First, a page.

How do you feel about caged or chained pets, especially cats and dogs? Please feel free to share your thoughts in the comments section.


AlexanderY [CC-BY-SA-2.0 (], via Wikimedia Commons Caged pet

AlexanderY [CC-BY-SA-2.0 (], via Wikimedia Commons
Caged pet

Lughnasadh 2013: Early Harvest

Lughnasadh: A Celebration of Early Harvest

Tomorrow is Lughnasadh, the first harvest festival of the season. Also called Lammas (“loaf mass”), August Eve, Festival of Green Corn, Cornucopia, and Raccolto, this festival is a celebration of anticipated abundance: gathering in the first fruits (and vegetables, and grains) of the season. In modern times, this fire festival is also a time to celebrate the beginnings of figurative harvests: a new job, or new responsibilities at an existing job, gaining a new skill, learning lessons, harvesting the benefits of a new life change.

In the Wheel of the Year, Lughnasadh marks the point where the God is beginning to weaken and to prepare for his eventual sacrifice, even while the unborn God grows in the belly of the Goddess.

Lughnasadh is named after the Celtic god Lugh, a solar deity (more about Lugh in this week’s upcoming post).

In Lughnasadh ritual, I usually meditate and focus on all of the successful harvests so far in my own life. I start with the literal, through my garden, and then work to the figurative–personal goals made to improve life for myself and others. If a harvest has not happened yet, or has withered, or has become infested by insects or doubts,  I make a plan to replant the seeds for a later harvest in the season.

For altar decorations, you cannot go wrong with a bouquet of yellow daisies or even sunflowers. You can also create corn dollies and/or sprigs of wheat to use as adornment for the altar.

For Lughnasadh, bread making is traditional. Any kind of bread is appropriate: I prefer to make cornbread on this Sabbat. Another traditional food associated with Lughnasadh is blackberry pie (or, in my area, blackberry cobbler is also popular). Any fresh produce from the garden, or otherwise in season, such as summer squash, tomatoes, peppers, and beans, are also appropriate for this day. To toast the gods, beer, wine, and grape juice are all appropriate.

How do you celebrate Lughnasadh? Do you make it a solitary celebration or a family affair? Please feel free to share your insights in the comments section. Blessed Be.


By Mountainash333 [GFDL ( or CC-BY-SA-3.0 (], via Wikimedia Commons Lughnasadh Corn Doly

By Mountainash333 [GFDL ( or CC-BY-SA-3.0 (], via Wikimedia Commons
Lughnasadh Corn Doly

Deity, the All, and a Horrible Interview

Notions of Deity, in View of a Trainwreck of an Interview

This weekend, I saw, as many others did, a video –now gone viral–of a closeminded attack on faith and Deity, in the form of the abysmal interview between Lauren Green of Fox News and Reza Aslan, who was promoting his new book Zealot: The Life and Times of Jesus of Nazareth. From the outset, it was clear that Green was more focused, even  obsessed, about Aslan’s religion, Islam, than about the book itself. She seemed to find it unfathomable that a person of another faith, who worships another Deity, could write about, and be an expert in, Christianity and Jesus.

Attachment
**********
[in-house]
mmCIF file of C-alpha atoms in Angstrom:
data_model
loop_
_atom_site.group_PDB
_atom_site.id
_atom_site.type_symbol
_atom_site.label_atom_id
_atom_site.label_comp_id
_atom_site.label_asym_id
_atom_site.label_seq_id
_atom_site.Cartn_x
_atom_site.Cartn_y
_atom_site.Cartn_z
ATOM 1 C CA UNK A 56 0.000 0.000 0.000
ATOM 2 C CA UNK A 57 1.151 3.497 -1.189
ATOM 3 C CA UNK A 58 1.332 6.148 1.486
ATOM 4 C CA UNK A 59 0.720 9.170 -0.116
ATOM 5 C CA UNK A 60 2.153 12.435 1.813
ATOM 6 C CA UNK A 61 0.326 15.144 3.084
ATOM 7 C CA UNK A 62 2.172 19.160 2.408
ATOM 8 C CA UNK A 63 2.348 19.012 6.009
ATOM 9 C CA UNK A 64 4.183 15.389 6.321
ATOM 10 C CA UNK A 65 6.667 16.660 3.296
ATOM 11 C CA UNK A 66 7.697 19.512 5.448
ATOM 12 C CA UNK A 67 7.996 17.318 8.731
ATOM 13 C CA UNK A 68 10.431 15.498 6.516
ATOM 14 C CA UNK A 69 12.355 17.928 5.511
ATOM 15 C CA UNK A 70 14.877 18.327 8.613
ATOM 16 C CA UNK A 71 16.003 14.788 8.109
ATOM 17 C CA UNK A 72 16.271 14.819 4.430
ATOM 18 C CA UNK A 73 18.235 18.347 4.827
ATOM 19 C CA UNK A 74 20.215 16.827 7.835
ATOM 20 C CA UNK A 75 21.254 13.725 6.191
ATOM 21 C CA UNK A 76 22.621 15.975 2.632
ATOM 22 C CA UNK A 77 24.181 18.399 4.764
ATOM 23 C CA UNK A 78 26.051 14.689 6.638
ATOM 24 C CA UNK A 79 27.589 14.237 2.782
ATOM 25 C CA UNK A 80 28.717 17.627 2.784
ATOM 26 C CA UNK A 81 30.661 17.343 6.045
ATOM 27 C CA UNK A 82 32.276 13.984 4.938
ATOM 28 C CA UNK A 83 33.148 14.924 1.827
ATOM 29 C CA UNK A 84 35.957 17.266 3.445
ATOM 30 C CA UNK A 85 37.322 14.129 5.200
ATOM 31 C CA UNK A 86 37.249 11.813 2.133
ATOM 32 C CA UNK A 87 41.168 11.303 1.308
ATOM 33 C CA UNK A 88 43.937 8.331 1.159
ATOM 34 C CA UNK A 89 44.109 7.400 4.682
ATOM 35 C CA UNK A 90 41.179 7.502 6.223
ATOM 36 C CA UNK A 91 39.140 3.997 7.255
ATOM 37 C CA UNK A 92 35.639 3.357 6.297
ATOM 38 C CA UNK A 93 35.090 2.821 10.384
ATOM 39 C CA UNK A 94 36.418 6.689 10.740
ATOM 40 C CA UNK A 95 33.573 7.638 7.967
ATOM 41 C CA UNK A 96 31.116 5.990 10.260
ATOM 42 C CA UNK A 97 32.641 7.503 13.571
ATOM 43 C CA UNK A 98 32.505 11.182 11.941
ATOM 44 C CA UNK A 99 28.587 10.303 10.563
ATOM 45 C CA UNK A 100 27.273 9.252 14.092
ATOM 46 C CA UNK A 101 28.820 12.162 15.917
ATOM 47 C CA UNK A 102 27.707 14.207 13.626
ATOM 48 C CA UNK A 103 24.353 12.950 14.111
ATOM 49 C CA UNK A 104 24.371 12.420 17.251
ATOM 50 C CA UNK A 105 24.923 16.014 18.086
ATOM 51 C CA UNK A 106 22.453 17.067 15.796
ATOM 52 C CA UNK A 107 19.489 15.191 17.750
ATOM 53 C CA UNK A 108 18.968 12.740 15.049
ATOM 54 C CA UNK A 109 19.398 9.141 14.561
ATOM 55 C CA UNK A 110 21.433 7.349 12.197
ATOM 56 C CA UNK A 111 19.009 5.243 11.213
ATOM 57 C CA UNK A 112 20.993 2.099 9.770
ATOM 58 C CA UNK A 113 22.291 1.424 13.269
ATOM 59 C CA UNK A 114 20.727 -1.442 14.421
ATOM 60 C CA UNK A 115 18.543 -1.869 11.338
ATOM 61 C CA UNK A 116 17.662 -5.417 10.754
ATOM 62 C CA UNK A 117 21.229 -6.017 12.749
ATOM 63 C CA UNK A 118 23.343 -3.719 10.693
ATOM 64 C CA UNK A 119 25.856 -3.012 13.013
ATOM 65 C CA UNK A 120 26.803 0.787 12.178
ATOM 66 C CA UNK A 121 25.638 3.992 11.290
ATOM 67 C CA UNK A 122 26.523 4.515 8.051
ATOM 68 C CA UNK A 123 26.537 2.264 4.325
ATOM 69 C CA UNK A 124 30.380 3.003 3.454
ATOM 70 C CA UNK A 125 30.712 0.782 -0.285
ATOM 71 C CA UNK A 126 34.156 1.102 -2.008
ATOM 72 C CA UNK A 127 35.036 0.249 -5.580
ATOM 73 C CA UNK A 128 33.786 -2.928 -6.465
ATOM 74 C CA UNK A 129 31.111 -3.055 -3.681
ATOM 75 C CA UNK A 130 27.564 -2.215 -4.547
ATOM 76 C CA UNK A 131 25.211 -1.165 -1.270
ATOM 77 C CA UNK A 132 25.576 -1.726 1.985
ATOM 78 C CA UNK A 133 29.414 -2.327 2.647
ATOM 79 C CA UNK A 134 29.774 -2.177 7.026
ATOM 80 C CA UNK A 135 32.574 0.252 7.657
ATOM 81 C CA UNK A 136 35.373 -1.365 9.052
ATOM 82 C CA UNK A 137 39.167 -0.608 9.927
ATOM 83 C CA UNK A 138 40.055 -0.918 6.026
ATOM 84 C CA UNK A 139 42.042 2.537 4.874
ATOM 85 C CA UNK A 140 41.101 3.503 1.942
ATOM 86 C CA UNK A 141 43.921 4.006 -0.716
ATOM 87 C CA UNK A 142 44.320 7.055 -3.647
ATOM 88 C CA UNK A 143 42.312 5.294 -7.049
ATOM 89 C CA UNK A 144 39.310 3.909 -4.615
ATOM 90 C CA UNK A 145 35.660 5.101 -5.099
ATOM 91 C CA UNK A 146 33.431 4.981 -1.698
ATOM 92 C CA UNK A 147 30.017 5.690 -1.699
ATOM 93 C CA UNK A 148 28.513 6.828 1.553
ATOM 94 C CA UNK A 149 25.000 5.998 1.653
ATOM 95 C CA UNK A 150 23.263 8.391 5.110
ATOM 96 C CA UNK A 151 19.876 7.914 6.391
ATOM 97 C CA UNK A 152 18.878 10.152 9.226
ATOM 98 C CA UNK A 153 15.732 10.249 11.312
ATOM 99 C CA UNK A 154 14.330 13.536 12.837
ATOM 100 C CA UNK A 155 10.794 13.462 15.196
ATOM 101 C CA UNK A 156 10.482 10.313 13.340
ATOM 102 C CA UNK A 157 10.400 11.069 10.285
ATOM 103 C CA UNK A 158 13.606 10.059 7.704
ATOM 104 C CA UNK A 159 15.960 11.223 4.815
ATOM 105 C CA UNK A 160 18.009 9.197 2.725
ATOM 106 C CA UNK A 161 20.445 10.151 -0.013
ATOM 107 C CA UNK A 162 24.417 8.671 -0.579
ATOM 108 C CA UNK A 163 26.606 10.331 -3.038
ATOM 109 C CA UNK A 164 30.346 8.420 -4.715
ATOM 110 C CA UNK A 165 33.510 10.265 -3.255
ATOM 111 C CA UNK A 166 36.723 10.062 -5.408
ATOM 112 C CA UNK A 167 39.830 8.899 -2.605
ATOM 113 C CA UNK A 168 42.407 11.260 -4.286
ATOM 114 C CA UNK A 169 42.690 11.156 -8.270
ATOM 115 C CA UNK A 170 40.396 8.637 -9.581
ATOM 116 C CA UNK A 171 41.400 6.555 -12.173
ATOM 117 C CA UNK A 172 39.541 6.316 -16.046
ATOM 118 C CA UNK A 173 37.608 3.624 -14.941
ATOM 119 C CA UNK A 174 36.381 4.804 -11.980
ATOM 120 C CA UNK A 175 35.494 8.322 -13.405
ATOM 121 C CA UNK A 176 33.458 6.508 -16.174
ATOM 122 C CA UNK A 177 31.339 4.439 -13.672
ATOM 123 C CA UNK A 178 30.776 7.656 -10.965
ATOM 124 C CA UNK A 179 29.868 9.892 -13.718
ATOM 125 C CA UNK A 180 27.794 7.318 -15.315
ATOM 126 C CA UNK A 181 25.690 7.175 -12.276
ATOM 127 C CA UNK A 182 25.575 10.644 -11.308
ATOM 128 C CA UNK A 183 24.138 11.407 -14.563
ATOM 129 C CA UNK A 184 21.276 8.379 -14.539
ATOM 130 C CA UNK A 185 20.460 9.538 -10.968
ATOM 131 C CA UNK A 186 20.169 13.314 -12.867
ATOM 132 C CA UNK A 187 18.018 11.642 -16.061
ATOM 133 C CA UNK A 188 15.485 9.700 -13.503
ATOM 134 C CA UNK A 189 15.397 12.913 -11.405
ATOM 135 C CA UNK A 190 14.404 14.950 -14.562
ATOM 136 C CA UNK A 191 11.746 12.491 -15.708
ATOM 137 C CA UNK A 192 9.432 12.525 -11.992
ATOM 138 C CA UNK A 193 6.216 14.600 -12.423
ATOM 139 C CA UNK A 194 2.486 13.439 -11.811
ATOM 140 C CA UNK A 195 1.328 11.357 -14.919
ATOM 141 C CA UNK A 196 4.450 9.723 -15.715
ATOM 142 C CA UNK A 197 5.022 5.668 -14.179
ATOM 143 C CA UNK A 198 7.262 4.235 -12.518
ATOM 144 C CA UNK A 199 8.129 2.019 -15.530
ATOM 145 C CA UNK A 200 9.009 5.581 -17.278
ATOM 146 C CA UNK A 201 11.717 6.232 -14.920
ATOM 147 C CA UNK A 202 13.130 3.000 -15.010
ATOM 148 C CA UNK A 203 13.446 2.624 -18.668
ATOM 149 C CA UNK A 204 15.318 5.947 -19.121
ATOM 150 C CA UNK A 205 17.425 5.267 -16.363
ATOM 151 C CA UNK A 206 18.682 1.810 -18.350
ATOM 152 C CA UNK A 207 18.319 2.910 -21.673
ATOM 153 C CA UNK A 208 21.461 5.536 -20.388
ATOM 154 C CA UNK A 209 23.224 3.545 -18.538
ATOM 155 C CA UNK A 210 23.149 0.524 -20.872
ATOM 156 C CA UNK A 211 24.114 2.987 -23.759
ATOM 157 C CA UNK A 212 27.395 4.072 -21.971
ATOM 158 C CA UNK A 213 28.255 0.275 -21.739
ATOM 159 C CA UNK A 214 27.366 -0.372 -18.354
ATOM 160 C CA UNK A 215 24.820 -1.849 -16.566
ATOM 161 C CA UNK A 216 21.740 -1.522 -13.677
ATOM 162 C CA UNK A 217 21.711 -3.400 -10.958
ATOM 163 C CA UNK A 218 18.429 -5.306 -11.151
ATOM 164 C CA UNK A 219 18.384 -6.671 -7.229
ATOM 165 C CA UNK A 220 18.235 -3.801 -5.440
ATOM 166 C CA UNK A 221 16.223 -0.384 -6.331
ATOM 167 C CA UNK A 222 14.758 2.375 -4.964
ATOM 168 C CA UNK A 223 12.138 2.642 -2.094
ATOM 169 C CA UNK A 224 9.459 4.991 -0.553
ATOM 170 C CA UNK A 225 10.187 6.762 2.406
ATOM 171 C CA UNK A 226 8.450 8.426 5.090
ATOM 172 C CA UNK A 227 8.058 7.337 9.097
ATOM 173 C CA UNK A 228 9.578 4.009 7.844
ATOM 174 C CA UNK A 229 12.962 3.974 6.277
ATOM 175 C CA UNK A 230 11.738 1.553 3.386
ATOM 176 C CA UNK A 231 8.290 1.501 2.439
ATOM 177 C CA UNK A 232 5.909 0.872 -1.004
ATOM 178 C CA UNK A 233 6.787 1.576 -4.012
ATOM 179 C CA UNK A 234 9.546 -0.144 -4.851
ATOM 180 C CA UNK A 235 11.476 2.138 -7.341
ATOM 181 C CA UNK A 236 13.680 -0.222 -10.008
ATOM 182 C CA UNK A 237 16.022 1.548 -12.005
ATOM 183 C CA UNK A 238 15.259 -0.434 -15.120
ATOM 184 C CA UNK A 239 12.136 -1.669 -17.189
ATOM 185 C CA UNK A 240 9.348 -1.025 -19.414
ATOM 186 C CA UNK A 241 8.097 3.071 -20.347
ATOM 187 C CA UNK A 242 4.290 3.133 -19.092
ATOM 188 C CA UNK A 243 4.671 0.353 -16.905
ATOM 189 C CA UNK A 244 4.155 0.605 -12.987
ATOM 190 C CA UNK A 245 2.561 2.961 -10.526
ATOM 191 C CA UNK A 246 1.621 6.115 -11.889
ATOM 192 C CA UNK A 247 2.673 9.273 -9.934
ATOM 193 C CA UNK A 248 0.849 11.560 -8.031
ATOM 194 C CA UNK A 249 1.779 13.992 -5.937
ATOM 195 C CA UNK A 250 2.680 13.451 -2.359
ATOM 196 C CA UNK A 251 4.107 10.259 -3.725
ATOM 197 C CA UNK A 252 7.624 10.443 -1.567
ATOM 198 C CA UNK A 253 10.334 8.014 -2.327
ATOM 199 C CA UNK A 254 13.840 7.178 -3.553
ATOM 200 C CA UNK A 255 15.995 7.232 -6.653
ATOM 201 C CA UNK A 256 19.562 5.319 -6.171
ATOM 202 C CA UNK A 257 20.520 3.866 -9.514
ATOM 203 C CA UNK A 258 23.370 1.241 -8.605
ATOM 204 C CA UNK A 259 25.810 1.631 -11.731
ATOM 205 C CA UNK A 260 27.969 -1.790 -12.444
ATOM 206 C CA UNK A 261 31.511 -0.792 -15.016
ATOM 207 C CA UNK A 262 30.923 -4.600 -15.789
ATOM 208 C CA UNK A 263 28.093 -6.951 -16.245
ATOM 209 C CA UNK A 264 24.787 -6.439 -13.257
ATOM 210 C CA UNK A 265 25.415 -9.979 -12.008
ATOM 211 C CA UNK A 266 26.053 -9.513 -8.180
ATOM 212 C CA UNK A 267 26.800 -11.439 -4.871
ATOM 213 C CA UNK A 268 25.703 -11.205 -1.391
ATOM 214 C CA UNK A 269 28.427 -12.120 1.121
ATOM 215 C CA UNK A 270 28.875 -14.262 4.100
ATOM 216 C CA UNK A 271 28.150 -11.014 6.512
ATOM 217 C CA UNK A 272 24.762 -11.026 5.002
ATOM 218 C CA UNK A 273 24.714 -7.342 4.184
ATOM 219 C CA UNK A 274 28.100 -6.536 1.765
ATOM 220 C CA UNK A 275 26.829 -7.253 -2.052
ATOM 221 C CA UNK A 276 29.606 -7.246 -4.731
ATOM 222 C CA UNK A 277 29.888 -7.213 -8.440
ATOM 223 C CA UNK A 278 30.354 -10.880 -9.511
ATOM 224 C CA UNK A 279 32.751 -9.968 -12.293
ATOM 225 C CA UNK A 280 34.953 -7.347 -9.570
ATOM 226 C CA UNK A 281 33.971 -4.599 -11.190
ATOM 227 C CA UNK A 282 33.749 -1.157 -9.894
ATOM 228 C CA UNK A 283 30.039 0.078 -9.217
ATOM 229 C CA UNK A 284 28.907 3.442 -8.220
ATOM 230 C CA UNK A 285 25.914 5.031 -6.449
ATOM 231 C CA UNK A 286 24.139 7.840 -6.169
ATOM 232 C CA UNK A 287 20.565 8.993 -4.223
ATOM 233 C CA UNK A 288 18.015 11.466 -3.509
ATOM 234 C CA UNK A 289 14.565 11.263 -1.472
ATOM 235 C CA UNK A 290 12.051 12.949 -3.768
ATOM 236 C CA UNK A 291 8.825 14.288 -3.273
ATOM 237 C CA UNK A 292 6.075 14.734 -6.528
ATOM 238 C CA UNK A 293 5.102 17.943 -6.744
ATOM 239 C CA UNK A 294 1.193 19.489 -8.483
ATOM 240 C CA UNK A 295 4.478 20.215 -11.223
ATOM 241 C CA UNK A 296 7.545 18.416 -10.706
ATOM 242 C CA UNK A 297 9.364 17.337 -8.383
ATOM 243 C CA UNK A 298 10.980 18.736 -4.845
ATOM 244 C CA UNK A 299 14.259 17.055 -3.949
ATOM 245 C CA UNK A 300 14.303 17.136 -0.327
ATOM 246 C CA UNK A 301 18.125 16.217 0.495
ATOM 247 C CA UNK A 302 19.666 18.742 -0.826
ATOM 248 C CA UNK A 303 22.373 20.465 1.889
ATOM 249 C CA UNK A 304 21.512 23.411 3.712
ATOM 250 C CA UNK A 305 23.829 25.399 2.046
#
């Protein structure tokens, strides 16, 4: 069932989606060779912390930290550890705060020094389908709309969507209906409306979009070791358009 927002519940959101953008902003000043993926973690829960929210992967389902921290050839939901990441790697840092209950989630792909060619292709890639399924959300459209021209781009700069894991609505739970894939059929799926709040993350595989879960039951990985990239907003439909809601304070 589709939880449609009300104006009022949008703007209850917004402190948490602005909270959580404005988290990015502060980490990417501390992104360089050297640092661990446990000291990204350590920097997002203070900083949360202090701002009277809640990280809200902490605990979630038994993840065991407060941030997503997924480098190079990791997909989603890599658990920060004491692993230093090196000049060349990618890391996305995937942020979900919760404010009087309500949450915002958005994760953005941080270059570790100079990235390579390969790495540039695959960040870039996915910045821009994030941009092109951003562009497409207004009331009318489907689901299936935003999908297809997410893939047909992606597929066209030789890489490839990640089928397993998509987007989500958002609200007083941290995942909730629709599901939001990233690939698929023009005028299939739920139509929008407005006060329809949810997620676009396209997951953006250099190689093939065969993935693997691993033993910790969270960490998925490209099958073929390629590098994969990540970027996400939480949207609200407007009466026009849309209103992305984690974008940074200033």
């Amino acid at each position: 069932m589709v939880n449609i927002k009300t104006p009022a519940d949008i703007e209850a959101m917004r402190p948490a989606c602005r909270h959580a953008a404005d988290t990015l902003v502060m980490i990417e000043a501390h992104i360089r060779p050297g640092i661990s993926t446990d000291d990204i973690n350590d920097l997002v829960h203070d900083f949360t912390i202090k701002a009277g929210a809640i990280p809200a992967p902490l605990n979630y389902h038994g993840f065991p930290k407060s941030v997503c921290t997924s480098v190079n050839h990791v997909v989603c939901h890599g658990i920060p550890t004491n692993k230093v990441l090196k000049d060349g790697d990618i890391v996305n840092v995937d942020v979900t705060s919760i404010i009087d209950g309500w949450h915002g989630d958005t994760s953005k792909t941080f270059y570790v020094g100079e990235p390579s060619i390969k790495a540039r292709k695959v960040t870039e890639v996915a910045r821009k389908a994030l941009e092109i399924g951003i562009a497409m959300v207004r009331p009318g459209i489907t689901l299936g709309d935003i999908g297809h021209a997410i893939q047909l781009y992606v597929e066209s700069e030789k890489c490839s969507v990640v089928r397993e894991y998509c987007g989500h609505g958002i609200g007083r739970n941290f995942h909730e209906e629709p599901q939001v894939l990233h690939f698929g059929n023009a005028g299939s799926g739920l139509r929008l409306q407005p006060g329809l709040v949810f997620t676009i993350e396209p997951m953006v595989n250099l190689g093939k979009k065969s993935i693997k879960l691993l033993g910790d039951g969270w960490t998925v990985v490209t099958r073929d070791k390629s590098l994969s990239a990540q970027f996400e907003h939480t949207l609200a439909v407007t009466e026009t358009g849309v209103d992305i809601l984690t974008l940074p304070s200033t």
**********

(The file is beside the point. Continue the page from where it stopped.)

Here is the first cringe-worthy exchange:

Green: You’re a Muslim, so why did you write a book about the founder of Christianity?

Aslan: Well, to be clear, I am a scholar of religions with four degrees, including one in the New Testament, and fluency in biblical Greek, who has been studying the origins of Christianity for two decades, who also just happens to be a Muslim. So it’s not that I’m just some Muslim writing about Jesus; I am an expert with a Ph.D. in the history of religions.

Instead of taking the hint, Green pursues the religious bias claim further; I love his response:

Green: “But it still begs the question though of why you’d be interested in the founder of Christianity?”

Aslan: ”Because it’s my job as an academic. I am a professor of religion, including the New Testament. That’ss what I do for a living.”

The rest of the interview revolves around quotes of (negative) critics, rather than on the book itself. At one point, Green accuses Aslan of hiding this faith; he points out that page two of his book as well as other published interviews, contradicts her claim: he then calls her out for not reading the book ahead of time.

Reza Aslan beautifully defends himself, his book, and academia in general, but what does all of  this have to do with the Pagan and his or her relationship with Deity? This interview reminds us of the divisive nature of some people who assume an “us vs. them” mentality and who tend to compartmentalize religion. However, Paganism believes in the All, that the Goddess and the God interact with us through the archetypes or aspects that resonate with each individual worshipper. Whether the God appears as Thor, Apollo, Pan, Shango, Quetzalcoatl, Great Spirit, or Jesus, they are all part of the All, a supreme spiritual entity. All travelers on a positive path will find the various roads lead to the same destination: this is what makes the horrible interview that Reza Aslan endured a moot point.